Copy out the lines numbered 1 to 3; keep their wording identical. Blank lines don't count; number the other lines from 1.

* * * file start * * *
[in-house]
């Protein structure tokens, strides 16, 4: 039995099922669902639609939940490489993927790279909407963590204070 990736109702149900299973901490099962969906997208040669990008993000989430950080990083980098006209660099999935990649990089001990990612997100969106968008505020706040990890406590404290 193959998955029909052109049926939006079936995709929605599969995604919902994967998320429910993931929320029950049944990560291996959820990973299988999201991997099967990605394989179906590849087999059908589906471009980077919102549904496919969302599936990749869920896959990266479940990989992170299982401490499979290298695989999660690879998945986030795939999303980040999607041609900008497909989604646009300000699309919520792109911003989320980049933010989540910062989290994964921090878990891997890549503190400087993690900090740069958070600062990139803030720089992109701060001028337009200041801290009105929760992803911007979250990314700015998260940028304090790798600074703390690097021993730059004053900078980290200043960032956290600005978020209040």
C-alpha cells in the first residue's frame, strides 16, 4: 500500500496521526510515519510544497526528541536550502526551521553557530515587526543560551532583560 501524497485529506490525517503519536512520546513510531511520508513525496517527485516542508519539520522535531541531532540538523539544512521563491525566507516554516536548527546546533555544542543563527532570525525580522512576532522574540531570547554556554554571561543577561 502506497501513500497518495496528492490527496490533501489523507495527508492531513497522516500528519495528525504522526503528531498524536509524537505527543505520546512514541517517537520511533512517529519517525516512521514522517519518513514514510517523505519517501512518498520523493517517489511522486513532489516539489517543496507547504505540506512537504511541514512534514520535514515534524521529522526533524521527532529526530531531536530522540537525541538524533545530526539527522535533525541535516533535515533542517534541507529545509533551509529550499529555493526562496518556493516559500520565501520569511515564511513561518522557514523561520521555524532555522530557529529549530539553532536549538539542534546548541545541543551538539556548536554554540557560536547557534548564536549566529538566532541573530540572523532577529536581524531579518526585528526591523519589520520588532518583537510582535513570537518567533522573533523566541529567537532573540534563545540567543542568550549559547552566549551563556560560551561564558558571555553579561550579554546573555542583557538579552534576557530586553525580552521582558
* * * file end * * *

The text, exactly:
[in-house]
């Protein structure tokens, strides 16, 4: 039995099922669902639609939940490489993927790279909407963590204070 990736109702149900299973901490099962969906997208040669990008993000989430950080990083980098006209660099999935990649990089001990990612997100969106968008505020706040990890406590404290 193959998955029909052109049926939006079936995709929605599969995604919902994967998320429910993931929320029950049944990560291996959820990973299988999201991997099967990605394989179906590849087999059908589906471009980077919102549904496919969302599936990749869920896959990266479940990989992170299982401490499979290298695989999660690879998945986030795939999303980040999607041609900008497909989604646009300000699309919520792109911003989320980049933010989540910062989290994964921090878990891997890549503190400087993690900090740069958070600062990139803030720089992109701060001028337009200041801290009105929760992803911007979250990314700015998260940028304090790798600074703390690097021993730059004053900078980290200043960032956290600005978020209040």
C-alpha cells in the first residue's frame, strides 16, 4: 500500500496521526510515519510544497526528541536550502526551521553557530515587526543560551532583560 501524497485529506490525517503519536512520546513510531511520508513525496517527485516542508519539520522535531541531532540538523539544512521563491525566507516554516536548527546546533555544542543563527532570525525580522512576532522574540531570547554556554554571561543577561 502506497501513500497518495496528492490527496490533501489523507495527508492531513497522516500528519495528525504522526503528531498524536509524537505527543505520546512514541517517537520511533512517529519517525516512521514522517519518513514514510517523505519517501512518498520523493517517489511522486513532489516539489517543496507547504505540506512537504511541514512534514520535514515534524521529522526533524521527532529526530531531536530522540537525541538524533545530526539527522535533525541535516533535515533542517534541507529545509533551509529550499529555493526562496518556493516559500520565501520569511515564511513561518522557514523561520521555524532555522530557529529549530539553532536549538539542534546548541545541543551538539556548536554554540557560536547557534548564536549566529538566532541573530540572523532577529536581524531579518526585528526591523519589520520588532518583537510582535513570537518567533522573533523566541529567537532573540534563545540567543542568550549559547552566549551563556560560551561564558558571555553579561550579554546573555542583557538579552534576557530586553525580552521582558